Models are assertions of relationships among measures. Newton asserted a relationship between the measure of acceleration and the magnitude of the push or pull causing that acceleration. Mendel asserted a relationship between the color of the seeds of one generation of pea plants and the color of the seeds of cross-bred members of the next and subsequent generations.
The reason schools include mathematics in the K-12 curriculum^{[10]} is that the judicious use of mathematical models can help our students make sense of what they see and hear in the world around them. Such use offers the promise of allowing people to make reasoned decisions about their daily lives.
If, indeed, the end goals of our teaching mathematics and our students learning mathematics is to help them use mathematical models in their lives, we must put greater emphasis on modeling in our teaching—and not at the expense of reliably and correctly executed mathematical manipulations.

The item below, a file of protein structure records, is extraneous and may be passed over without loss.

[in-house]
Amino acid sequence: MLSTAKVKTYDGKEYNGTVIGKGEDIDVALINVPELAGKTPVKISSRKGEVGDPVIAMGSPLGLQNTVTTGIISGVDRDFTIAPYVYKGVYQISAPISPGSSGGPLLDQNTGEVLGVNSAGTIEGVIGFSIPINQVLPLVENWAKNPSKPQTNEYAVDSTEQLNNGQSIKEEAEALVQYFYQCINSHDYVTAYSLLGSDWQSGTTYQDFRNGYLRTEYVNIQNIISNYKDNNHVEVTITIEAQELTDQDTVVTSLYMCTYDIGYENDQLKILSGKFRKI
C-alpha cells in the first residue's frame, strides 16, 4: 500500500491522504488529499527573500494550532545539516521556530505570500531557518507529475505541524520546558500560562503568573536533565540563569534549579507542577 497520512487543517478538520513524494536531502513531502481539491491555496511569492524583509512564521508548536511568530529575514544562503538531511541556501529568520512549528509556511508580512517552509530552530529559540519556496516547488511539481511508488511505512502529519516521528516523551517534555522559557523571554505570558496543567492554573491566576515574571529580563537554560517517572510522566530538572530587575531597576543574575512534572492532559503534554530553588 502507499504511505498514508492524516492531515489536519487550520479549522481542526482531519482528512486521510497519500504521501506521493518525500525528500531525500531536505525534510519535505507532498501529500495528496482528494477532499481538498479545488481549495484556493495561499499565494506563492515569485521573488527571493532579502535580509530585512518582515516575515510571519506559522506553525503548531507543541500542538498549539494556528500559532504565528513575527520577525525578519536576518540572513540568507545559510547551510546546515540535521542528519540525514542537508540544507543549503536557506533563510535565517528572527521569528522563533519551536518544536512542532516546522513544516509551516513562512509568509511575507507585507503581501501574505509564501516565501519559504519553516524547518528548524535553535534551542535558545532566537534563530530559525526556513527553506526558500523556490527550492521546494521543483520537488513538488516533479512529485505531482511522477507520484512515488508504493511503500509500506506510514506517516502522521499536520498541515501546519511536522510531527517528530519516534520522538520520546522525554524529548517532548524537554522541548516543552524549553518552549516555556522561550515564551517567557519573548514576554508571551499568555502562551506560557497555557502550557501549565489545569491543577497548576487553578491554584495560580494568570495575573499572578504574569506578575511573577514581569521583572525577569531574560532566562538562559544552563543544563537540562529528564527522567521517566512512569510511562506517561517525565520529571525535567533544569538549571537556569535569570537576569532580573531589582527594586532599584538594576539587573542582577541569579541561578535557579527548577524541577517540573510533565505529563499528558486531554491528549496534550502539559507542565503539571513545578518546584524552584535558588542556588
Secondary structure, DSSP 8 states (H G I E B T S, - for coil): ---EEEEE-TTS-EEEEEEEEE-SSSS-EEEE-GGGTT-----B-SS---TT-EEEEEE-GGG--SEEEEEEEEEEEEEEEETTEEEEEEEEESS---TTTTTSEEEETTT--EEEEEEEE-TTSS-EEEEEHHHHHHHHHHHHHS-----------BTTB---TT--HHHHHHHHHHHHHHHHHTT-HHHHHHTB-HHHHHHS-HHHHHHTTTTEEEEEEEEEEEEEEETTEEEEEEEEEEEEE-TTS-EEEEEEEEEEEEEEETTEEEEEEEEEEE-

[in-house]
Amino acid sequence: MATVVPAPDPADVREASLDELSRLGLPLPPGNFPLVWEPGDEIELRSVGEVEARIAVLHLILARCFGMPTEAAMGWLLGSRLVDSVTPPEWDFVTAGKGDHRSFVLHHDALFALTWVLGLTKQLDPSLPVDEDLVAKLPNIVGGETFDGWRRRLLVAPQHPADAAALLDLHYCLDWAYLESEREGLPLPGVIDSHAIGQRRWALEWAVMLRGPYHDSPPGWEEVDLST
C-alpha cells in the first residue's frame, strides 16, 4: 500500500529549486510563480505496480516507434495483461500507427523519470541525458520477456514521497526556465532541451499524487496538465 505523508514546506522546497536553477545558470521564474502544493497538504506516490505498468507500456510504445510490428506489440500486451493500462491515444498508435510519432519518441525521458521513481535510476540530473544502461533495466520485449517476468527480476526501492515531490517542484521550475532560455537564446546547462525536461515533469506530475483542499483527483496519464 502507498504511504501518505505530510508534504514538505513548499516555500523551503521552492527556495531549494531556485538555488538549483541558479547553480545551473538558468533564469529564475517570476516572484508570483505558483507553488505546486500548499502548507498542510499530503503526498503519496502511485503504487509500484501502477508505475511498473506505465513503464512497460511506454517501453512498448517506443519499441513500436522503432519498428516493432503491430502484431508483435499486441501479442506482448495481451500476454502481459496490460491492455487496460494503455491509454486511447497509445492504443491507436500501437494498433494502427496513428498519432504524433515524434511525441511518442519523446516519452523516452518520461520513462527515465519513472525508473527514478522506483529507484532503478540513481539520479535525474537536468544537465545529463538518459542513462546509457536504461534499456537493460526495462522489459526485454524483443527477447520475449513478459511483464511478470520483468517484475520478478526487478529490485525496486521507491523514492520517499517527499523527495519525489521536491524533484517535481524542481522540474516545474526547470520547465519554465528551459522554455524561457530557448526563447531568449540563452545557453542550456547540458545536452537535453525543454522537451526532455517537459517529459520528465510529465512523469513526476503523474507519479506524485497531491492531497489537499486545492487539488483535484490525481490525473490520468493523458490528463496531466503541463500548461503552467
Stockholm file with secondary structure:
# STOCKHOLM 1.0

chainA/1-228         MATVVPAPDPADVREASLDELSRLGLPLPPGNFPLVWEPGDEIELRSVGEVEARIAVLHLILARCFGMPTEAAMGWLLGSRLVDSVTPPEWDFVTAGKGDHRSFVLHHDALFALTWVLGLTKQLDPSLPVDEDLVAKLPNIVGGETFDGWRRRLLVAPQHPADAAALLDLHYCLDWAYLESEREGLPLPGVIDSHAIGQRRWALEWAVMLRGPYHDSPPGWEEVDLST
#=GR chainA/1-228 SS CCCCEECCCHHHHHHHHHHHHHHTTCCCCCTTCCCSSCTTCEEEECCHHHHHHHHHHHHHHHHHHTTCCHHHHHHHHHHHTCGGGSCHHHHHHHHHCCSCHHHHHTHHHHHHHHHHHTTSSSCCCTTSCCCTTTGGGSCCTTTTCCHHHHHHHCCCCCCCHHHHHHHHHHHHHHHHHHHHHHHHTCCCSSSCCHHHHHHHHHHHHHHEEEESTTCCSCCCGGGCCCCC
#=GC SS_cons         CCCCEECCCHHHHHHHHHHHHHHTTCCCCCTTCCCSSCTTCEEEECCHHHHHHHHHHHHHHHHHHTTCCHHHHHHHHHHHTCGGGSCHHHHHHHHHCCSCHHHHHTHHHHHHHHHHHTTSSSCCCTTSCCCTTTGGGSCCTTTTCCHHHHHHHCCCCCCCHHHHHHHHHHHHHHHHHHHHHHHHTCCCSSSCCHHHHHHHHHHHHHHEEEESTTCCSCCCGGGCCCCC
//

In a future blog, I hope to discuss one approach to doing just that.
Endnotes
^{[1]} Reprinted in MAA Online, March 2008, Devlin’s angle
^{[2]} Does one determine a person’s weight before or after a haircut? Does the surface area of a mountain lake include [all, part, none] of the runoff stream?
^{[3]} For example, the π that appears in C = πd is defined as the ratio of a circumference to a diameter, but the magnitude of the number, itself, is not computed from measurements. A measurement of the circumference yield a value, C ± ΔC, and a measurement of the diameter yields a value, d ± Δd. The ratio of these two values (C ± ΔC)/( d ± Δd) is a bounded range of rational numbers. The definition C = πd expresses a model of the relationship between circumference and diameter, perhaps inferred initially from many measurements of circumferences and associated diameters but then determined by logical reasoning.
^{[4]} I recall an incident in which a sixth grade student who fully understood the issue, displayed this understanding in an extraordinary way. I had asked him to formulate an estimation problem. With a huge grin on his face he said, “What is the average size of a postage stamp in square miles?”